A conservative father moves from his rural farm to live with his gay son’s family in Los Angeles.
Viggo Mortensen has had an impressive acting career and with ‘Falling’, he makes his first steps into directing with this tale of the troubled relationship between a father and his son. He plays John, a middle-aged gay man who lives with his partner (Terry Chen) in California, a far cry from his rural upbringing on the family farm in the Midwest. His father Willis (Lance Henriksen) still lives on the farm by himself, however he is starting to suffer from dementia and John makes the difficult decision to bring him to California so he and his sister (Laura Linney) can help find him a home closer to where they live. This may sound like it’s John’s film, but the lead is actually his father Willis, providing a rare leading role for Lance Henriksen, and the film spends a lot of time exploring his younger years through flashback as his memories in the present start to falter.
This is a very challenging film because Willis is a very difficult man to warm too and appears to have no redeeming qualities, so whilst our initial sympathy naturally lies with the man dementia, it quickly subsides when we discover that Willis is a bigot who is rude and mean to his children, grandchildren and anyone else he encounters. Despite John’s efforts to care for him, he takes all manner of abuse, particularly about his sexuality, and it makes much of ‘Falling’ tough to watch. Many will be familiar with older relatives who are out of touch and who say ignorant and hurtful things, and to an extent it’s something we tolerate, but Willis is so far beyond that, and the flashbacks to his younger years don’t exactly indicate that this is a later life development.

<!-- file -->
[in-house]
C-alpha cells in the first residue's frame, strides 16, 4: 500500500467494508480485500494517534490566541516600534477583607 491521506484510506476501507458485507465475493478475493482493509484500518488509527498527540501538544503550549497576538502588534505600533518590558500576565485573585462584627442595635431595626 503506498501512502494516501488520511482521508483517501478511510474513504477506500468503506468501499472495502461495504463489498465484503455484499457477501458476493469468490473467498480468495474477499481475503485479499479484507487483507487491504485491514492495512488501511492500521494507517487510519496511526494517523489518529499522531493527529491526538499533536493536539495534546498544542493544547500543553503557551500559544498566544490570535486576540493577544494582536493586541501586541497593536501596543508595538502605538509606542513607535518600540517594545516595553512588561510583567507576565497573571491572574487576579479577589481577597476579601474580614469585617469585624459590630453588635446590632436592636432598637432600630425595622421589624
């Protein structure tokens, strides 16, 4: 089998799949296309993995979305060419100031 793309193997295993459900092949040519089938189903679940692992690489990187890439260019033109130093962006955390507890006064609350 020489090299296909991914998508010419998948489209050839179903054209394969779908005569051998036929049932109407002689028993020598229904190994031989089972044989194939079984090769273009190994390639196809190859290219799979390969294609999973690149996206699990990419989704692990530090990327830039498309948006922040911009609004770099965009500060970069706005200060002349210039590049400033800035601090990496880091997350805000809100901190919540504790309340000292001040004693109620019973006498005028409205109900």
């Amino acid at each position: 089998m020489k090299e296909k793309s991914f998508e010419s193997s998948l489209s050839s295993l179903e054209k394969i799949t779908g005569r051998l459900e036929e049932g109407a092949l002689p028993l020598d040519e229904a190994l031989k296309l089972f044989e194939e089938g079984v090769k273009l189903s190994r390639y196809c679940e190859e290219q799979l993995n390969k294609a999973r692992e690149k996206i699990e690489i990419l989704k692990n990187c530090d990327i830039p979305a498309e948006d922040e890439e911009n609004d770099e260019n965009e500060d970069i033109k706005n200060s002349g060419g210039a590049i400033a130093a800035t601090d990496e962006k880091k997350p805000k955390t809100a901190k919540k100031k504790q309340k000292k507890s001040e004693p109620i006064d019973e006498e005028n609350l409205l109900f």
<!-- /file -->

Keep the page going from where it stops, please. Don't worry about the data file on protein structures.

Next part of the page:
It is not a necessity for protagonists in films to be likeable and some of the most iconic television shows of recent years such as ‘The Sopranos’ and ‘Breaking Bad’ have been led by deeply unpleasant man, but what they have, and ‘Falling’ perhaps lacks, is a reason to invest in these characters that makes them interesting beyond their flaws. Granted comparing TV with film is like apples with oranges, but ‘Falling’ never establishes Willis as anything more than an embittered, homophobic and racist old man who has carried these prejudices with him from his younger years. The challenge that ‘Falling’ has, and a challenge it never fully overcomes, is that Willis is pretty much irredeemable and the narrative doesn’t attempt to redeem him, nor provide enough insight to help us understand why he is who he is – think Clint Eastwood in ‘Gran Torino’ for a good example of this type of story told well.
What does work about ‘Falling’ is the performances and that starts with Henriksen, who does a quite remarkable job with a tough character to play given he spends much of his screentime yelling and hurling slurs at anyone unfortunate enough to be in his presence. Henriksen is an actor who will be familiar to most in small roles in a variety of moves, often science fiction such as ‘Alien’ and it’s great to see him in a more demanding role in his later years. Mortensen has always been a fine and interesting actor and he’s also very watchable here in an understated role where he mostly has to sit back, listen and take abuse. I found myself touched when there are tentative signs of a bond between father and son, albeit one complicated by a chequered past and a lifetime of difficulty, and on occasions the film could be quite moving, but this was all tempered by my struggle to fully invest in a protagonist such as Willis and ‘Falling’ never quite rises past that for me.
Directed By: Viggo Mortensen
Starring: Viggo Mortensen, Lance Henriksen, Laura Linney, Terry Chen, Hannah Gross, Sverrir Gudnason, William Healy, Etienne Kellici, Grady McKenzie, Ava Kozelj and Carina Battrick